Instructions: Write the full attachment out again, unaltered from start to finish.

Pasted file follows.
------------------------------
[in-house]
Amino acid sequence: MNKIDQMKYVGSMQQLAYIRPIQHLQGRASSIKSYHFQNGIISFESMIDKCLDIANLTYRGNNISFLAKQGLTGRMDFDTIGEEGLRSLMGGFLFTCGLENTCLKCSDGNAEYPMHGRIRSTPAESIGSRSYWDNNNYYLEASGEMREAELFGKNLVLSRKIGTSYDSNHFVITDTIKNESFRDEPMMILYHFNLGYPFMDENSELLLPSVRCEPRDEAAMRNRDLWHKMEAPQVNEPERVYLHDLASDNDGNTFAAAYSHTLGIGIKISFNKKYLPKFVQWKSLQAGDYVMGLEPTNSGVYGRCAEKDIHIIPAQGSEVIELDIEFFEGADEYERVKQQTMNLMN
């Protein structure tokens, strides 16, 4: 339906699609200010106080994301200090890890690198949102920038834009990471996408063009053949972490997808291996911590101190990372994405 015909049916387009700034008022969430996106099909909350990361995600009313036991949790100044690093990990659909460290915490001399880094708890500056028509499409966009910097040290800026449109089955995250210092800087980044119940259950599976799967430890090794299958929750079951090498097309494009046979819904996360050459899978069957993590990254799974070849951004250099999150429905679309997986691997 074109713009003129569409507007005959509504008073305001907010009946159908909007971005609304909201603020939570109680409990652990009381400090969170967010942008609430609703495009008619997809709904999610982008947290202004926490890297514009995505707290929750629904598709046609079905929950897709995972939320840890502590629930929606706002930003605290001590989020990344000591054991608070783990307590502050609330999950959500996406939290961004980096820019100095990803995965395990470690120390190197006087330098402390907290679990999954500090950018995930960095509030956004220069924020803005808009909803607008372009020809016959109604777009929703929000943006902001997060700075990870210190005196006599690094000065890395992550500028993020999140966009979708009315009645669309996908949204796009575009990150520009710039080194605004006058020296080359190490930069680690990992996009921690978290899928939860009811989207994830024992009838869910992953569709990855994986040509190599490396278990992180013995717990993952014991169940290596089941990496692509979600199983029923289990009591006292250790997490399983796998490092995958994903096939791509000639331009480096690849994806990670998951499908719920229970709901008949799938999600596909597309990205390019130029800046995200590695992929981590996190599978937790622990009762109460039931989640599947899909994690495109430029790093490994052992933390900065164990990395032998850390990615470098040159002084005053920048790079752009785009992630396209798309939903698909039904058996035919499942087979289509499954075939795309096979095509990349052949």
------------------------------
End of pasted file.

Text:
[in-house]
Amino acid sequence: MNKIDQMKYVGSMQQLAYIRPIQHLQGRASSIKSYHFQNGIISFESMIDKCLDIANLTYRGNNISFLAKQGLTGRMDFDTIGEEGLRSLMGGFLFTCGLENTCLKCSDGNAEYPMHGRIRSTPAESIGSRSYWDNNNYYLEASGEMREAELFGKNLVLSRKIGTSYDSNHFVITDTIKNESFRDEPMMILYHFNLGYPFMDENSELLLPSVRCEPRDEAAMRNRDLWHKMEAPQVNEPERVYLHDLASDNDGNTFAAAYSHTLGIGIKISFNKKYLPKFVQWKSLQAGDYVMGLEPTNSGVYGRCAEKDIHIIPAQGSEVIELDIEFFEGADEYERVKQQTMNLMN
């Protein structure tokens, strides 16, 4: 339906699609200010106080994301200090890890690198949102920038834009990471996408063009053949972490997808291996911590101190990372994405 015909049916387009700034008022969430996106099909909350990361995600009313036991949790100044690093990990659909460290915490001399880094708890500056028509499409966009910097040290800026449109089955995250210092800087980044119940259950599976799967430890090794299958929750079951090498097309494009046979819904996360050459899978069957993590990254799974070849951004250099999150429905679309997986691997 074109713009003129569409507007005959509504008073305001907010009946159908909007971005609304909201603020939570109680409990652990009381400090969170967010942008609430609703495009008619997809709904999610982008947290202004926490890297514009995505707290929750629904598709046609079905929950897709995972939320840890502590629930929606706002930003605290001590989020990344000591054991608070783990307590502050609330999950959500996406939290961004980096820019100095990803995965395990470690120390190197006087330098402390907290679990999954500090950018995930960095509030956004220069924020803005808009909803607008372009020809016959109604777009929703929000943006902001997060700075990870210190005196006599690094000065890395992550500028993020999140966009979708009315009645669309996908949204796009575009990150520009710039080194605004006058020296080359190490930069680690990992996009921690978290899928939860009811989207994830024992009838869910992953569709990855994986040509190599490396278990992180013995717990993952014991169940290596089941990496692509979600199983029923289990009591006292250790997490399983796998490092995958994903096939791509000639331009480096690849994806990670998951499908719920229970709901008949799938999600596909597309990205390019130029800046995200590695992929981590996190599978937790622990009762109460039931989640599947899909994690495109430029790093490994052992933390900065164990990395032998850390990615470098040159002084005053920048790079752009785009992630396209798309939903698909039904058996035919499942087979289509499954075939795309096979095509990349052949």